and I’ll stay in mine.

I wanted to squish you
the way you did me.
My goodness,
I was a sensitive thing.
It’s not worth it anymore,
those days have passed,
and I’m glad that I, at least,
got to kick you at last.

 

Don’t Forget My Children

Little children who can’t pronounce war yet;
children who shouldn’t know what it is.
Running, their bodies plagued with beads of sweat,
with kwashiorkor and tuberculosis.

“Uncle, where is mama? Where is papa?”
Parents’ bodies are lifeless on the farms.
“Mama, why did you leave me here with master?”
Babies are starving, dying in their own arms.

Don’t try to make me shut my mouth
when I get possessed by pain and cry.
  
But if we return to the past, we’re going south.
Can brothers forgive other brothers if they try?

Take flowers to the sea for my children,
who could’ve been all they wanted to be.
At least, admit it was not okay for grown men
to snatch my children away from me.

hunger

Biafran War (6 July 1967 – 15 January 1970)

Cry Me a River

Cry me a river; 
just don’t let it touch my seat.
I know your tear tastes sour,
although you tell me it is sweet.

Cry me a river,
cry me a river,
I’ve cried a river over you.

Cry me a river,
or you could make it two.
I’d love to swim and play in it
and be free for once from you.

Cry me a river,
cry me a river,
I’ve cried a river over you.

Cry me a river, now;
you need not speak to me.
Sweet, dangerous psychopath,
must I be you to be?

Cry me a river,
cry me a river,
I’ve cried a river over you.

Cry me a river;
let’s drown our selves in it.
You beat me till I bled, you fool,
you crossed your heart you’d quit!

Cry me a river,
cry forever and ever,
I want to feel bigger
and better like you.


💜 “I beat you because I love you so much and when you hurt me or I think you’re about to, I find it hard to control myself” and other shits.
Don’t stay for the children or the anything. Run away (with your children). Throw the whole relationship away. 

Lifeless, but Deathless

Death is the new life.
Death is the old lie-fe.
Although we become lifeless when we “die”,
we become deathless when we leave.


oya-alisa-kuumba

My gentle Oladapo is okay. He fell sick and he left me but he is okay. Bolanle is okay. She was so energetic.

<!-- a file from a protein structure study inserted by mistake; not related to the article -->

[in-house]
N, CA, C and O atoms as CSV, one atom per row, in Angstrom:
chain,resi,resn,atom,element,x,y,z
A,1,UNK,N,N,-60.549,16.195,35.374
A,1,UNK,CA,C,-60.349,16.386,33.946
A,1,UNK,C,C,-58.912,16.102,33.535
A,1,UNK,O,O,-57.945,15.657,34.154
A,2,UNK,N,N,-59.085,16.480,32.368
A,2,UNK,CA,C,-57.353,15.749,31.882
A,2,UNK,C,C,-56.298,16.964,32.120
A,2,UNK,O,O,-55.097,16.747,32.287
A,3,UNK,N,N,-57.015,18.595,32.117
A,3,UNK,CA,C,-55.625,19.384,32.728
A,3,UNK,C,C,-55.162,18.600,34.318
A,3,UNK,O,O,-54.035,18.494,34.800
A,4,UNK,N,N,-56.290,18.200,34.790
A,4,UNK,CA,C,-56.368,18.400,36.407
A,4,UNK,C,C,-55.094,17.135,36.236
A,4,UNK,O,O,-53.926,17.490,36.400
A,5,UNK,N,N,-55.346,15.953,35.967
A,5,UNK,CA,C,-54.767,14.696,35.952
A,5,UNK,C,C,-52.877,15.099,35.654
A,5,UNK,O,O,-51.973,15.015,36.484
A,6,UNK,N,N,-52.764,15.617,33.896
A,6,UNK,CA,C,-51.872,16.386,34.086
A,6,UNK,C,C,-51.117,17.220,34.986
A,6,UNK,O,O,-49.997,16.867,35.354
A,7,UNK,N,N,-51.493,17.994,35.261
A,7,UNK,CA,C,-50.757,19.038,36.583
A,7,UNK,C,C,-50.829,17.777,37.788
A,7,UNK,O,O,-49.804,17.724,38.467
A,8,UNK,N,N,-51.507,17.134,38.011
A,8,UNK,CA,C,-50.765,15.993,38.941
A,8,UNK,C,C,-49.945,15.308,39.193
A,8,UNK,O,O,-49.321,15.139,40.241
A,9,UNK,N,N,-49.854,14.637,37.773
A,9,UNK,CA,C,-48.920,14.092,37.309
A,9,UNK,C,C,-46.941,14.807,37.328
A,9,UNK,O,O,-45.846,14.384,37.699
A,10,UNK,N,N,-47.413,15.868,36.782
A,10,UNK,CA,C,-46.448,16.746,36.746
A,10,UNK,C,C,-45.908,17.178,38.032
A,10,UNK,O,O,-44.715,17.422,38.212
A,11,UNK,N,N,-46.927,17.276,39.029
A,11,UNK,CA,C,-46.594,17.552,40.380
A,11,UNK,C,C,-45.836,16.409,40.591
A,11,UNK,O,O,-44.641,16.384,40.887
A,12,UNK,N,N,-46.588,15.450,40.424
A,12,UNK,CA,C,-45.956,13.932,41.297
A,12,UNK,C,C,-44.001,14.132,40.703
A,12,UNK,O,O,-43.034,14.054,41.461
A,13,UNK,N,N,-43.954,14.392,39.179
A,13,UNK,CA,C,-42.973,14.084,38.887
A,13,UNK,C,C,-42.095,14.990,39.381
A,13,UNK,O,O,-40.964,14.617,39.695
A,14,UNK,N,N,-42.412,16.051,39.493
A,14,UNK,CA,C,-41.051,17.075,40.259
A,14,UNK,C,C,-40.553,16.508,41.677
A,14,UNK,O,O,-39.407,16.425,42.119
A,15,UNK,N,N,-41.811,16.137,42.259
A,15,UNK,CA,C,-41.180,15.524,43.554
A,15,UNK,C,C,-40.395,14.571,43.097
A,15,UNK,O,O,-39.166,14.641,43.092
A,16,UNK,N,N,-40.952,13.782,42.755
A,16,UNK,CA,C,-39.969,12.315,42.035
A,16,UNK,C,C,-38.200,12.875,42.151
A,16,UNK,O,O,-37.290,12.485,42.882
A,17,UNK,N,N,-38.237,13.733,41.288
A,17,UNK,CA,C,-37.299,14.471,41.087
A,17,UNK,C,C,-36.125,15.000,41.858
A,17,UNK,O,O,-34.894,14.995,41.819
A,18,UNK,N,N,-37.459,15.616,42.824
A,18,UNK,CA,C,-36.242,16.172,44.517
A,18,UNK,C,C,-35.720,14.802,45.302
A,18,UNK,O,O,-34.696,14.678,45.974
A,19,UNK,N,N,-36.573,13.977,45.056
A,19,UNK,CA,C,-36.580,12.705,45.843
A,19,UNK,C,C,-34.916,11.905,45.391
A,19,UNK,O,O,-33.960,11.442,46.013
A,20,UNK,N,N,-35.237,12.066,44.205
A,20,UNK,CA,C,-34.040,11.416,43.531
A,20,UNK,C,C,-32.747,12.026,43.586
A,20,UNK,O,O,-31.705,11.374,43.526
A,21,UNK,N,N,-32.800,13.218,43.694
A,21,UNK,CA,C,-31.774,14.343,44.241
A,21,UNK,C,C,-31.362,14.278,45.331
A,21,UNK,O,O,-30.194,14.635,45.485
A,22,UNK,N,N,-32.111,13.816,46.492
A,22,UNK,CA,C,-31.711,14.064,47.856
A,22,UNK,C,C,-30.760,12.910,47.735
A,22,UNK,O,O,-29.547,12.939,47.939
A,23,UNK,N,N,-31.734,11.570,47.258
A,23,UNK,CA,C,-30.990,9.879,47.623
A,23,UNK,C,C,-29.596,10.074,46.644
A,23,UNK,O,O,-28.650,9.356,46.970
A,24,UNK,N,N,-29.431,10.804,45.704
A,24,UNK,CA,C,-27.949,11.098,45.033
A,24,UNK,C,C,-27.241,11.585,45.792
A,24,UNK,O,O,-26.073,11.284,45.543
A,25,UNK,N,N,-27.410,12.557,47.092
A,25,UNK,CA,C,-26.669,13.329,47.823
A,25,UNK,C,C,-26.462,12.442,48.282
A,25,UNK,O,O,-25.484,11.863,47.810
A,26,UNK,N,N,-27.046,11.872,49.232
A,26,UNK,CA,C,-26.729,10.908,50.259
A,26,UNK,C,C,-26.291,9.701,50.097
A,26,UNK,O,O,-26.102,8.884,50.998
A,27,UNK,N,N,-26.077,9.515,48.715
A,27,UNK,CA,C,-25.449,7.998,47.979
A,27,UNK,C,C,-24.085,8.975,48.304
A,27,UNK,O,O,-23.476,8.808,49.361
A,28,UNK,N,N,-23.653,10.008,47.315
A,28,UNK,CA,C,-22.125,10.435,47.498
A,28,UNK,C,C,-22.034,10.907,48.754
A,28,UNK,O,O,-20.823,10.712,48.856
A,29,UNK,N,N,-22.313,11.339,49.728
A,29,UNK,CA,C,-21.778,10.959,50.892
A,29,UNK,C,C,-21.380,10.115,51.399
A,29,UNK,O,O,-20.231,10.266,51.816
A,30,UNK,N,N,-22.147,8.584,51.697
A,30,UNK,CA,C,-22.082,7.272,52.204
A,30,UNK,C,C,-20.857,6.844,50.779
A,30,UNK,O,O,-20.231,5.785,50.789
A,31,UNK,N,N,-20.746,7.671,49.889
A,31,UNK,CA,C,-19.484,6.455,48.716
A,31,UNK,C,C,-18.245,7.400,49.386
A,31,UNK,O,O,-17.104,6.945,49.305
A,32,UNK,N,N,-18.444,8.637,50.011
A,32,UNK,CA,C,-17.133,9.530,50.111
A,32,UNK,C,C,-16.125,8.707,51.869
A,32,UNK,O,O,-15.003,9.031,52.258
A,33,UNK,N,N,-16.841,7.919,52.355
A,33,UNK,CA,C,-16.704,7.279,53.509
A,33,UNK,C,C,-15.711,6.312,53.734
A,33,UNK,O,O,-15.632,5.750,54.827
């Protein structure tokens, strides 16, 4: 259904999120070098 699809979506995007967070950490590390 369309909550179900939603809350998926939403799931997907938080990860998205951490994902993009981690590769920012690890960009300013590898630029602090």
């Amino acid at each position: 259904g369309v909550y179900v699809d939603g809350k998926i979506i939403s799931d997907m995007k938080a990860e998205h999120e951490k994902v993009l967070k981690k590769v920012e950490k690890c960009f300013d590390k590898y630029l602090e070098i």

Uncle Ismaila is okay. He took me to write my common entrance exam at ISI and taught me Mathematics the day before. That bread and egg and tomtom though. That year. Immediately after the exam, we began to look for where to shit. It wasn’t until we got to Osogbo where my other family members were before we “shat”. I can’t believe we held watery shit from Ibadan to Osogbo. We should have been on the Guiness Book of Records. The way we were sweating. My uncle Ismaila is okay.

Debra is okay. One day, during one of the social events at the ISI cafetaria, an A-Z list of the junior and senior students was mentioned. “As attractive as so-so-so. As beautiful as so-so-o. As creative as so-so-so. As dirty as Ronke Babajide. I was going to get some food [I stopped going for socials] at the tuck shop when I heard my name on from the speaker that could almost cover the whole school.

Gosh! I ran back to class so fast and placed my head on the table. I was so embarrassed and sad. Whoever it was that submitted my name, I hope it was worth it. It was the exact thing that I needed for the low self-esteem that I had. I, for some reason, thought being different was bad and I had to keep up. I didn’t fit in any group.

Debra was a class higher but we became friends. She didn’t let me get depressed. We would walk to the main gate together and spend our money on suya or corn. Debra even bought chicken suya for us one day. Romance-novel gang. There was always one woman that needed to be “saved” through sex but it was worth it. One day, Debra took me to watch Amos Tutuola’s “The Palm-Wine Drinkard”. Debra passed on after a car hit her. Debra is okay.

My grandmas are okay- Mama Ireakari and Mamee. My grandpa is okay. Jane Davenport is okay. She didn’t stay so I could show her how I tie my scarf, but she’s okay. My cousin’s baby is okay. Gorgeous-eyed Matt is okay.

All our “dead” relatives and friends are okay. They just don’t live with us anymore, they are living, and they are okay.

When Life Gives You Melons…

When life gives you melons,
don’t confuse them for lemons:

Melons Painting

Ovanes Berberian (American, born in 1951)- “Still Life Saturday with Melons”

It’s for your good. Melons are juicy and yummy, although they don’t look like they are on the outside. When you cut them in half? Hmmn…

Not everything is planned to give you a sour life. God/the universe will always find a way to put you in the right place, whether you think it’s the right place at first or not.

Life gives you/lets you keep lemons when it lets you have the things you don’t need anymore, whether it be people or properties or positions of comfort or a kind of peace that might lead to sorrow eventually.

Persevere and endure the painful process of cutting things in half, and into different shapes, when life gives you melons. They are not lemons. You’ll see.